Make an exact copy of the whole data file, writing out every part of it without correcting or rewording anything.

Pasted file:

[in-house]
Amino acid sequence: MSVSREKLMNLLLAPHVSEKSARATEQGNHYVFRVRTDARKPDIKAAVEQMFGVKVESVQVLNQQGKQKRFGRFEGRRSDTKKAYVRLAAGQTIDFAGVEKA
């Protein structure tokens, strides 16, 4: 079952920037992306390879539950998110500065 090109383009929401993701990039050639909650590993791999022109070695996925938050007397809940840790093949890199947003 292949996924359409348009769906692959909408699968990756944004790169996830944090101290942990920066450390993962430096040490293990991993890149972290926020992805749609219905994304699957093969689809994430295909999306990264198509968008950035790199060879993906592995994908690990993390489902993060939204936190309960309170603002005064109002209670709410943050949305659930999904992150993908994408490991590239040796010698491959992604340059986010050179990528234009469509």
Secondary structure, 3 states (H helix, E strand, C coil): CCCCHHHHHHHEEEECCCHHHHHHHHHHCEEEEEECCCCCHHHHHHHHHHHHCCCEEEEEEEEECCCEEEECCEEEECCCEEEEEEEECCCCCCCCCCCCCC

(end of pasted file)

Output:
[in-house]
Amino acid sequence: MSVSREKLMNLLLAPHVSEKSARATEQGNHYVFRVRTDARKPDIKAAVEQMFGVKVESVQVLNQQGKQKRFGRFEGRRSDTKKAYVRLAAGQTIDFAGVEKA
């Protein structure tokens, strides 16, 4: 079952920037992306390879539950998110500065 090109383009929401993701990039050639909650590993791999022109070695996925938050007397809940840790093949890199947003 292949996924359409348009769906692959909408699968990756944004790169996830944090101290942990920066450390993962430096040490293990991993890149972290926020992805749609219905994304699957093969689809994430295909999306990264198509968008950035790199060879993906592995994908690990993390489902993060939204936190309960309170603002005064109002209670709410943050949305659930999904992150993908994408490991590239040796010698491959992604340059986010050179990528234009469509």
Secondary structure, 3 states (H helix, E strand, C coil): CCCCHHHHHHHEEEECCCHHHHHHHHHHCEEEEEECCCCCHHHHHHHHHHHHCCCEEEEEEEEECCCEEEECCEEEECCCEEEEEEEECCCCCCCCCCCCCC